Memoirs of the Life and Times of Daniel De Foe: Containing a Review of His Writings, and His Opinions Upon a Variety of Important Matters, Civil and Ecclesiastical, Volume 2
Hurst, Chance, 1830
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answer appeared argument better bill bishops brought called cause character charge Christian Church of England civil clergy Club Commons concerned continued court defend desired Dissenters effect enemies English established expected Foe's friends gentlemen give hands honour House interest intitled justice King language late learning Leslie less liberty live London Lord majesty manner matter means measure ment mind ministers moderate nature never notice object observes occasion Occasional Conformity opinion original pamphlet parliament particular party passed peace persons political poor practice present prince principles printed Protestant published queen reason reign religion remarks reply represented Review satire says scandalous short Shortest suffered tell thing thought Tories treated true truth turn Whigs whole writer
Page 470 - doubtless honester than Dryden's ; and his argument being in support of the better cause, is perhaps superior in strength. But in the 'Jure Divino,' we look in vain for 'The varying verse, the full resounding line, The long majestic march, and energy divine.'
Page 408 - Relation of the Apparition of one Mrs. Veal, the next day after her death, to one Mrs. Bargrave, at Canterbury, the 8th of September, 1705, which Apparition recommends the perusal, of Drelincourt's Book of Consolations against the Fear of Death. London, 1705.
Page 202 - That general knowledge which now circulates in common talk, was in his time rarely to be found. Men, not professing learning, were not ashamed of ignorance; and in the female world, any acquaintance with books was distinguished only to be censured."* It
Page 406 - of glorious memory, is now by God's blessing, under the happy reign of her majesty, in a most safe and flourishing condition ; and whoever goes about to suggest and insinuate, that the Church is in danger, under her majesty's administration, is an enemy to the queen, the church and the kingdom.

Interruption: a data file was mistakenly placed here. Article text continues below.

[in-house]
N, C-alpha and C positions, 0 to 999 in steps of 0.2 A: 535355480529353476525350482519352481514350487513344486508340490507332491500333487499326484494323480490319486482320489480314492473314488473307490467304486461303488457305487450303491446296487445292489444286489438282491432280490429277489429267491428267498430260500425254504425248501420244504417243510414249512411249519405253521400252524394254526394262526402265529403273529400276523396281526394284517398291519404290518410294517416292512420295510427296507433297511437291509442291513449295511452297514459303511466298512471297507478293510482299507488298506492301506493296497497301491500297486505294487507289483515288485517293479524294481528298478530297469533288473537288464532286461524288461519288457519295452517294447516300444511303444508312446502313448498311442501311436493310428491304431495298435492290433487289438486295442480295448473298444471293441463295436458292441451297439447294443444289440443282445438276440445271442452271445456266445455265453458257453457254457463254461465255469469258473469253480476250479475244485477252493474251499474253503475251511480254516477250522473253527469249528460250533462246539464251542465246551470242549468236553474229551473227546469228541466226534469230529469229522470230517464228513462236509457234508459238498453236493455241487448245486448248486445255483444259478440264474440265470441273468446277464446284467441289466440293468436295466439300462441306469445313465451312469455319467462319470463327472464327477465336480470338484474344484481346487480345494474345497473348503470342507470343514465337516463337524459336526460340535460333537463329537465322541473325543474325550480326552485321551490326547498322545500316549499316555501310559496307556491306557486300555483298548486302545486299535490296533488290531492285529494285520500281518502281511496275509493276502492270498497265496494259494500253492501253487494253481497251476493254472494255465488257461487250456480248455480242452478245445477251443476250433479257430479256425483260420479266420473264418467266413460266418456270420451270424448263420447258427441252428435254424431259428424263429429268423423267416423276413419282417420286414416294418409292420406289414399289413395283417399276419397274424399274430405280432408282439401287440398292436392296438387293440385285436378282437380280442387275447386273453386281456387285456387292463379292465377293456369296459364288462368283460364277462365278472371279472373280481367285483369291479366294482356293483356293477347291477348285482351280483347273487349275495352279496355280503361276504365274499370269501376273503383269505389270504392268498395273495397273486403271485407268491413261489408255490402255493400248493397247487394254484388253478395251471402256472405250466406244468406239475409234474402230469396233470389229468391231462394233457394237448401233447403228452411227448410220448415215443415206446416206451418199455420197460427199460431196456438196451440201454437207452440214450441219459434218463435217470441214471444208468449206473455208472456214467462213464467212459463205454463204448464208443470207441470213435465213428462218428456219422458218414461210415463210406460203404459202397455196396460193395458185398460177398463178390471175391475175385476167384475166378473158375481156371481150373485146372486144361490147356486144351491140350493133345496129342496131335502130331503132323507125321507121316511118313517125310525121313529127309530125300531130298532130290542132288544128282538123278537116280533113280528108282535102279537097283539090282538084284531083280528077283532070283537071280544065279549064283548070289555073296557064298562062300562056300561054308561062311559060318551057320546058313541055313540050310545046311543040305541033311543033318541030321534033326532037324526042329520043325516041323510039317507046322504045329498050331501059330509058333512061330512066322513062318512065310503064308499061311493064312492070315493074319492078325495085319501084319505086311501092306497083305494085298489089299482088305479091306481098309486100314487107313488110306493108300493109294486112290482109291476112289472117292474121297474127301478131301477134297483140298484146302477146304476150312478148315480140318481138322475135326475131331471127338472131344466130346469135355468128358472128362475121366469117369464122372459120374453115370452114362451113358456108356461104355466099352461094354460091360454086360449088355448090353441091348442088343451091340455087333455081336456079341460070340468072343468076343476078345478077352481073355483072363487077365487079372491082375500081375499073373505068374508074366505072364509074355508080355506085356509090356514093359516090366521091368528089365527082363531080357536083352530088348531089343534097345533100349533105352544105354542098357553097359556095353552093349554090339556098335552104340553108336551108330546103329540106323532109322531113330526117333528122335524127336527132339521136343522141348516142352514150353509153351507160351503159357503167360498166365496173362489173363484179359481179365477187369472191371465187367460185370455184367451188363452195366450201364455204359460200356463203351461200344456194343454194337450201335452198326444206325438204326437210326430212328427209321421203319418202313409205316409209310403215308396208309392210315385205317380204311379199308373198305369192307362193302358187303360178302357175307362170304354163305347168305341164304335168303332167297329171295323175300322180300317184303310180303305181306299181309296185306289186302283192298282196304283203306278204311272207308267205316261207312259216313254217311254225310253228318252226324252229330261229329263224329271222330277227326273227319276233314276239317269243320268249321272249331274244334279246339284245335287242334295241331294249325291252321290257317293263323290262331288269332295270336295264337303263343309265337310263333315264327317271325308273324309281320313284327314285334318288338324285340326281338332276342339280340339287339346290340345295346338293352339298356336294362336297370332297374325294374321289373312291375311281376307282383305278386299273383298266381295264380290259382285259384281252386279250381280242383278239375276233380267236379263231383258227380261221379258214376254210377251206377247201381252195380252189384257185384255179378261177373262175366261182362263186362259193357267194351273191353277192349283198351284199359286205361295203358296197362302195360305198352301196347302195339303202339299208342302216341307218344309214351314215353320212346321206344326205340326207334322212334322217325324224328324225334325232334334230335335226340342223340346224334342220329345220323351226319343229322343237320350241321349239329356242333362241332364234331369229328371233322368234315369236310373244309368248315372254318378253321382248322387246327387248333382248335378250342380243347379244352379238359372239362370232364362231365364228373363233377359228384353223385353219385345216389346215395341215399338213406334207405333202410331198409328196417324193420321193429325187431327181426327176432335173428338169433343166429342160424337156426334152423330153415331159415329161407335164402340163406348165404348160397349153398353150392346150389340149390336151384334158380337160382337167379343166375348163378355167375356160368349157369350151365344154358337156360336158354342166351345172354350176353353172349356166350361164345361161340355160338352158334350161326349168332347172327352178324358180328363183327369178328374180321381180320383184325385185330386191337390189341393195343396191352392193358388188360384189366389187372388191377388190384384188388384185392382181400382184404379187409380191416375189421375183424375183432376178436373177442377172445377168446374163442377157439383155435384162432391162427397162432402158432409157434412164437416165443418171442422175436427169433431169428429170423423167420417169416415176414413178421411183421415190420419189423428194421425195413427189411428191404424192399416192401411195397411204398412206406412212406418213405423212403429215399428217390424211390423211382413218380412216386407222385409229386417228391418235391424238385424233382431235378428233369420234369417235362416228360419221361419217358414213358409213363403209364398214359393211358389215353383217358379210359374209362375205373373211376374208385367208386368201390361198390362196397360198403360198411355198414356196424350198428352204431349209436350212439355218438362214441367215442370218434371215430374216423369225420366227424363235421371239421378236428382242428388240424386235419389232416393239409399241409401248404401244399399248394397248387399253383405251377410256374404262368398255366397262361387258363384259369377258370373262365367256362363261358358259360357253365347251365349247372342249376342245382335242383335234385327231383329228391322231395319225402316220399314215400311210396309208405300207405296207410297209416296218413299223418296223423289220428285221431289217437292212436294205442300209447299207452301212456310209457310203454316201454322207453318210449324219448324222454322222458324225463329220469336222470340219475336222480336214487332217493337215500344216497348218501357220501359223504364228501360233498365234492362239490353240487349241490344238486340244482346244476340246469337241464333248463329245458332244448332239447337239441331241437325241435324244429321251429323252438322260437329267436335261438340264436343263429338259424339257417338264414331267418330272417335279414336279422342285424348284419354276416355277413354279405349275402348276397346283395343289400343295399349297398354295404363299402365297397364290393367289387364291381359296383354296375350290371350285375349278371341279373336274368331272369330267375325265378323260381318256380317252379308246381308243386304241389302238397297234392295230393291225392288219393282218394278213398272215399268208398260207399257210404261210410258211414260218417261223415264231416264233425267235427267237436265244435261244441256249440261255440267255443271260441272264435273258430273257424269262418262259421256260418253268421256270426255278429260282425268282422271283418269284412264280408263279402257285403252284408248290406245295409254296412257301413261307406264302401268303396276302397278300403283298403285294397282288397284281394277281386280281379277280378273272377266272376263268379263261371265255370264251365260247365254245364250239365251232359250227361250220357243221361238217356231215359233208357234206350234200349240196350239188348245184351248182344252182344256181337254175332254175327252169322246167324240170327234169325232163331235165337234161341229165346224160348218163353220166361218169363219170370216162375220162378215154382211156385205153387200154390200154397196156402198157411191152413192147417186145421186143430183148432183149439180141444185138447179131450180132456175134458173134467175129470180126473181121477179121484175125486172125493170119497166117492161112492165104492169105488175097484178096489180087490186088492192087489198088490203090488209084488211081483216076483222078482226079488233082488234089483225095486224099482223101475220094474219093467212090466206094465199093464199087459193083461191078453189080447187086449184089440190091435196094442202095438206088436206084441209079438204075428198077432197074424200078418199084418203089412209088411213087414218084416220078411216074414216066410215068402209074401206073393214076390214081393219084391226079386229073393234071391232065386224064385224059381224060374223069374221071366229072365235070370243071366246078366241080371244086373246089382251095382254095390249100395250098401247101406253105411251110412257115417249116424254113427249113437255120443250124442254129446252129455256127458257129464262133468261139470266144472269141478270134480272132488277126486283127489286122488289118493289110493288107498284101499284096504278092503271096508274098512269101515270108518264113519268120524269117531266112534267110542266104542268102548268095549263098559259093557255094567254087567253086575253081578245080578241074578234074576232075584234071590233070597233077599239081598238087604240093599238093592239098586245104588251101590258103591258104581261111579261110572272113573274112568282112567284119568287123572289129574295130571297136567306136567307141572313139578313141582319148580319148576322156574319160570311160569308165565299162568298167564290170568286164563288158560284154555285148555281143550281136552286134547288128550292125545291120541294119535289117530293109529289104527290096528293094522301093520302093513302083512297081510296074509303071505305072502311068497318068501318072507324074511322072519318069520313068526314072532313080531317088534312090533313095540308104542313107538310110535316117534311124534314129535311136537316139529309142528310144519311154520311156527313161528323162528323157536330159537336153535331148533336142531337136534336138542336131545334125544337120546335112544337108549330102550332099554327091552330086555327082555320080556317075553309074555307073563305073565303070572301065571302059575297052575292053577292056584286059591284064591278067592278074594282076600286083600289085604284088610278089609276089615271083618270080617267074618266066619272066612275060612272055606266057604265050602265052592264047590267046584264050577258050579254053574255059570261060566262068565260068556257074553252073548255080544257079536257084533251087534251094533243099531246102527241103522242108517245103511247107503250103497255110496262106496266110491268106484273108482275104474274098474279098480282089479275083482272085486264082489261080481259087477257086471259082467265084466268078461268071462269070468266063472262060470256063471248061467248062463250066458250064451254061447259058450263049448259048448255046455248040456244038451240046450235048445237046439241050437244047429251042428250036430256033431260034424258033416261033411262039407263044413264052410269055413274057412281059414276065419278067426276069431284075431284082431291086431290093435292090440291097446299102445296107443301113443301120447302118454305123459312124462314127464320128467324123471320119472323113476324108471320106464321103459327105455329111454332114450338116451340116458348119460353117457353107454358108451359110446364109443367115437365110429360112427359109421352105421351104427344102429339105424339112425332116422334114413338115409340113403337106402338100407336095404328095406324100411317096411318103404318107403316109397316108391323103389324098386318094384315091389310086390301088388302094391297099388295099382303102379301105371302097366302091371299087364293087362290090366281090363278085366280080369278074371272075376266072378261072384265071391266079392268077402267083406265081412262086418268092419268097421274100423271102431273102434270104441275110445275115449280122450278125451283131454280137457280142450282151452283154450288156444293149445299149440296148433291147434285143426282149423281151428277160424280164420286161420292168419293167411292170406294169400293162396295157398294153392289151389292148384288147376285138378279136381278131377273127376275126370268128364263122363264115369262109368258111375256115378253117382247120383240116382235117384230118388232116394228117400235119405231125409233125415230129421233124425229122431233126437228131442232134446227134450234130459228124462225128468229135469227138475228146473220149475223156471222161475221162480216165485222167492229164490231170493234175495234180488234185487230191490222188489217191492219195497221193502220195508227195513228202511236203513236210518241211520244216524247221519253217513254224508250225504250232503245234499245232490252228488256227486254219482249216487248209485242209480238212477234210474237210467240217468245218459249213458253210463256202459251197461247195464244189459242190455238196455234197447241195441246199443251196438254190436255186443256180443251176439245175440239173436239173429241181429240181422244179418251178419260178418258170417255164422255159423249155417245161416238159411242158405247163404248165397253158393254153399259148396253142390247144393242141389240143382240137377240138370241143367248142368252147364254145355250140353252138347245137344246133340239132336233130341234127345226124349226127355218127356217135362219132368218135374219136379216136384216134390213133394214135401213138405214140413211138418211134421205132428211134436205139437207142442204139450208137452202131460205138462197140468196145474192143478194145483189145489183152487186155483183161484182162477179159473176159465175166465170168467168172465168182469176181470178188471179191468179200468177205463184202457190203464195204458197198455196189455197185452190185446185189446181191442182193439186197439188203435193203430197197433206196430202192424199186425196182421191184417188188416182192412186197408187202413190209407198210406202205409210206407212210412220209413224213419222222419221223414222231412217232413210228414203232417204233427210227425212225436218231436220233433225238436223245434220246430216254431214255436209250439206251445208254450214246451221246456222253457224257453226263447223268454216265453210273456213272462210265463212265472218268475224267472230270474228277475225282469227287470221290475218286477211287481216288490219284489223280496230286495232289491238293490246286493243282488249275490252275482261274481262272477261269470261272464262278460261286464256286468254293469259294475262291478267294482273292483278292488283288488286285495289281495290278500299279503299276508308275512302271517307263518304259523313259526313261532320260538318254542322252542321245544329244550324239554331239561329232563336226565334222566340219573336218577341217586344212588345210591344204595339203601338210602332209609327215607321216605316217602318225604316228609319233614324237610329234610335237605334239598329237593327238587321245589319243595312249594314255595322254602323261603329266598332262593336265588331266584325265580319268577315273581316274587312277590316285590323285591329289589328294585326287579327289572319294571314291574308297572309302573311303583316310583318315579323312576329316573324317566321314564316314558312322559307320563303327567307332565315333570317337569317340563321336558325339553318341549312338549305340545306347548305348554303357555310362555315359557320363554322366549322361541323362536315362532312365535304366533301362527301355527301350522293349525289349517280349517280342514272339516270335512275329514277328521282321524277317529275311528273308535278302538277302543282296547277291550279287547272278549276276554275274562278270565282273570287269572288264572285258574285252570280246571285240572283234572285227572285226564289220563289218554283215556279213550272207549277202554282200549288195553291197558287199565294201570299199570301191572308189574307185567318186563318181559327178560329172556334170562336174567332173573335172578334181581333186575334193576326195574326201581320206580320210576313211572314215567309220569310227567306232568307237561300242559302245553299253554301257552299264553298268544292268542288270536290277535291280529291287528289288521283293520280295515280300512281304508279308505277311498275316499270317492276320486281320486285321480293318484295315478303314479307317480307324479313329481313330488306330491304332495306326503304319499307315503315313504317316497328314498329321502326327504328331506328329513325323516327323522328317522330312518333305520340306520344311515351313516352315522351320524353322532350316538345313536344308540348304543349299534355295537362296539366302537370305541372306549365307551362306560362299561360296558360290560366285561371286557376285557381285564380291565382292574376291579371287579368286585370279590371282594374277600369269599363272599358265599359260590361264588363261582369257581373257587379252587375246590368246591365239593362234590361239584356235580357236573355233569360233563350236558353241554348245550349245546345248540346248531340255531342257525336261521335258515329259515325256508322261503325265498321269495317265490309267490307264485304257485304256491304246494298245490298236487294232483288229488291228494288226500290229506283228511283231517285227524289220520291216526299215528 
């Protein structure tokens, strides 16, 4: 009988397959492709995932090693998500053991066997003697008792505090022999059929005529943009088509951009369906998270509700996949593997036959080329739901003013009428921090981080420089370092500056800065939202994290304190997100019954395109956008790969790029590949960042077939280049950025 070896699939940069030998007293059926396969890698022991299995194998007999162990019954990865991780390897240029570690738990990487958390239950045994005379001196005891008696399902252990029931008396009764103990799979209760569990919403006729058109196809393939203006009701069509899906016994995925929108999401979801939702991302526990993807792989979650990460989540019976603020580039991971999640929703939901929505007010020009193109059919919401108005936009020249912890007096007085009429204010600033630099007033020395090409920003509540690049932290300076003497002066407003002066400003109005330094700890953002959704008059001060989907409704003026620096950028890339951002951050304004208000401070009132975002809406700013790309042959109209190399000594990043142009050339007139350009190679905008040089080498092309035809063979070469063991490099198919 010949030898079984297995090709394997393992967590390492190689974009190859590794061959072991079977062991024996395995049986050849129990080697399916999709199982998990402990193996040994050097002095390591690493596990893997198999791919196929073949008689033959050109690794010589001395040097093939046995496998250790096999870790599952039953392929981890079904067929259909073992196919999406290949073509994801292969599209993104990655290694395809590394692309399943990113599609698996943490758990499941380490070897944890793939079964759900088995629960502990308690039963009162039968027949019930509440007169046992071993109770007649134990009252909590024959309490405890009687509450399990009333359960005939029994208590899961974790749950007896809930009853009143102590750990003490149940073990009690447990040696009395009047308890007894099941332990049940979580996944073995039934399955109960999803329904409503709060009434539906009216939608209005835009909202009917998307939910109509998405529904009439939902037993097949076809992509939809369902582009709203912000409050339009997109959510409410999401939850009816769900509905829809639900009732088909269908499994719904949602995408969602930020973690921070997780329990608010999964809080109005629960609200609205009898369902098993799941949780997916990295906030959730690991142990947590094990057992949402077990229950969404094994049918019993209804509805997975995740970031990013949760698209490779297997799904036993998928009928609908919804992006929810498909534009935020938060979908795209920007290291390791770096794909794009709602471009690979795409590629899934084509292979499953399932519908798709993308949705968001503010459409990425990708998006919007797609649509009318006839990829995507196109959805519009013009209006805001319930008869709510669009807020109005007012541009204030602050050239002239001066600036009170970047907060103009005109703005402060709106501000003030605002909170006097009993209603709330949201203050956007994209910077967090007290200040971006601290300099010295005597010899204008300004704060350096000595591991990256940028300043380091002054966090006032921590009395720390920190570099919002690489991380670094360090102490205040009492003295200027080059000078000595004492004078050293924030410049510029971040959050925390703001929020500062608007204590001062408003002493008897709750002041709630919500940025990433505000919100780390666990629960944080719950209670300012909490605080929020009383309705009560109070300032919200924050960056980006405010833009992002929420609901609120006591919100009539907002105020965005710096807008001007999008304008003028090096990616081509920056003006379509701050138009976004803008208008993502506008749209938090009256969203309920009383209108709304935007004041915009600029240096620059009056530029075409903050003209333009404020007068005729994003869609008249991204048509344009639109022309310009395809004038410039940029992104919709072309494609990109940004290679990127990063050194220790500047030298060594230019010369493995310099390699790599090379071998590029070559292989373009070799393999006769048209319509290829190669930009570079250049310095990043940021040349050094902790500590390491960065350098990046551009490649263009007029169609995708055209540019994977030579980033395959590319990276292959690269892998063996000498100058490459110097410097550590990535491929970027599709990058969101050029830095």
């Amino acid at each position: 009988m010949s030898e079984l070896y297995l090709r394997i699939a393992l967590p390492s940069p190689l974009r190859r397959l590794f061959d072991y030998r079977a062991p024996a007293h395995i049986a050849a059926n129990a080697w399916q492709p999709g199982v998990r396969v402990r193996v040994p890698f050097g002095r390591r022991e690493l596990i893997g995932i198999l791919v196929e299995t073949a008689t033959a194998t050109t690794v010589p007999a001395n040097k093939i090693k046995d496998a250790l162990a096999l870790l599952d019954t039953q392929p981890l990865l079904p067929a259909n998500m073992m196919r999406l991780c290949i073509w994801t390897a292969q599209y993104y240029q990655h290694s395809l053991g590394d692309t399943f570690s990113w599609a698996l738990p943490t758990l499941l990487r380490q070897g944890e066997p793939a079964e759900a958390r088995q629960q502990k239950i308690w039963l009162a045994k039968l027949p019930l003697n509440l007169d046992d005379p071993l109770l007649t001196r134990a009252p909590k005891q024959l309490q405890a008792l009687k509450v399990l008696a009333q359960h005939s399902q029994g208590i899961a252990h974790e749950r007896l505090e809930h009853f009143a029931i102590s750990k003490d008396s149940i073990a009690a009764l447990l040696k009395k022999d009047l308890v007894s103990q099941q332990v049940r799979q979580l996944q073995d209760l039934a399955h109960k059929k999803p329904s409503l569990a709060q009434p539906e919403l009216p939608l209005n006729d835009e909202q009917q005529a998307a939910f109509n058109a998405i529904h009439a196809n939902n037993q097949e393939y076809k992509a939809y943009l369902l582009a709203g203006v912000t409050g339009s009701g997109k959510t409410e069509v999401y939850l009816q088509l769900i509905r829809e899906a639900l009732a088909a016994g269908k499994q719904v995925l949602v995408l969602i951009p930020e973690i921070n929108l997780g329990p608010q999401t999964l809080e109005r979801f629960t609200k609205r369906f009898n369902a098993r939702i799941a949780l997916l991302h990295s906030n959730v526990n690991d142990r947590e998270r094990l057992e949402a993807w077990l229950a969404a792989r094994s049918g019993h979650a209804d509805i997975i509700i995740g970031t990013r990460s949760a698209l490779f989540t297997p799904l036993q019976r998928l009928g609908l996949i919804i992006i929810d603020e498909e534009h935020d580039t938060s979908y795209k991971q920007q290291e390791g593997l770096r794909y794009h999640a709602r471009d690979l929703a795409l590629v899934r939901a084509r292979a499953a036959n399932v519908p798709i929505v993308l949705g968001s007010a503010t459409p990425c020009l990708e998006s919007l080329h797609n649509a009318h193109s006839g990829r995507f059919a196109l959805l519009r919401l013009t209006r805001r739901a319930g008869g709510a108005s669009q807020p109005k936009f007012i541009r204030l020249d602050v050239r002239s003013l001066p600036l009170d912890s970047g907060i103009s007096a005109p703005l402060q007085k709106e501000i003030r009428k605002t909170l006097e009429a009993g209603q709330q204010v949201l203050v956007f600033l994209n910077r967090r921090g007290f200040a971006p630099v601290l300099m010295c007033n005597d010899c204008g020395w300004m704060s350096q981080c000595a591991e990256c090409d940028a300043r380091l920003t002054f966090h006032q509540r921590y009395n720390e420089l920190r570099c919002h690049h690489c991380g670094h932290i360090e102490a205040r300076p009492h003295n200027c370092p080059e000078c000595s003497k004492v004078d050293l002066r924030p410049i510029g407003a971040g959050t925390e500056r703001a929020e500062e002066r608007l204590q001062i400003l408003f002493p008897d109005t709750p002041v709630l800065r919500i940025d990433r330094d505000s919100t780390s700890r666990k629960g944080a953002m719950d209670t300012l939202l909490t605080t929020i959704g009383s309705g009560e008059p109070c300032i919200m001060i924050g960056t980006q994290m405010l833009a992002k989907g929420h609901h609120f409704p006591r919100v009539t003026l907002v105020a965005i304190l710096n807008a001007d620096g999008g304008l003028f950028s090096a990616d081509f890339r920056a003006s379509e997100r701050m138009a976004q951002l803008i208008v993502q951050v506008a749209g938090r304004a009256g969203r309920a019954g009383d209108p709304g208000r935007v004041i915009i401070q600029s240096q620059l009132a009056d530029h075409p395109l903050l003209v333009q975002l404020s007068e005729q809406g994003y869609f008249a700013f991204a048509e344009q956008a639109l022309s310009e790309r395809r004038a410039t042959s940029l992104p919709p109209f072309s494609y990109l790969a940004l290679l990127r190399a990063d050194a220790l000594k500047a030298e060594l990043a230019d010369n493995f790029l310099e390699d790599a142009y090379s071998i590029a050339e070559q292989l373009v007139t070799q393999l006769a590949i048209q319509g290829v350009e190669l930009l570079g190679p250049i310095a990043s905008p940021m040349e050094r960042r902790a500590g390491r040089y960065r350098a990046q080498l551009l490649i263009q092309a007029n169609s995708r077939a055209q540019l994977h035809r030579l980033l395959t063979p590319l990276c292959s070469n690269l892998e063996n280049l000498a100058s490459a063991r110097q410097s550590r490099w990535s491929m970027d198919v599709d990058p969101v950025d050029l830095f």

Page 84 - /' Stone walls do not a prison make, Nor iron bars a cage; Minds innocent and quiet take That for a hermitage.
Page 72 - Hail Hieroglyphick state machine, Contrived to punish fancy in ; Men that are men in thee can feel no pain, And all thy insignificants disdain. Contempt, that false new word for shame, Is, without crime, an empty name ; A shadow to amuse mankind, But never frights the wise or well-fixed mind. Virtue despises human scorn, And scandals innocence adorn.
Page 47 - He that opposes his own judgment against the current of the times, ought to be backed with unanswerable truths ; and he that has truth on his side is a fool, as well as a coward, if he is afraid to own it, because of the currency or multitude of other men's opinions.
Page 409 - the kinswoman positively assures the justice, " that the whole matter, as it is related and laid down, is really true, and what she herself heard, as near as may be, from Mrs. Bargrave's own mouth, who, she knows, had no reason to invent or publish such a story, or any design to forge
Page 62 - shall discover the said Daniel De Foe to one of her majesty's principal secretaries of state, or any of her majesty's justices of the peace, so he may be apprehended, shall have a reward of 50/., which her majesty has ordered immediately to be paid upon such discovery.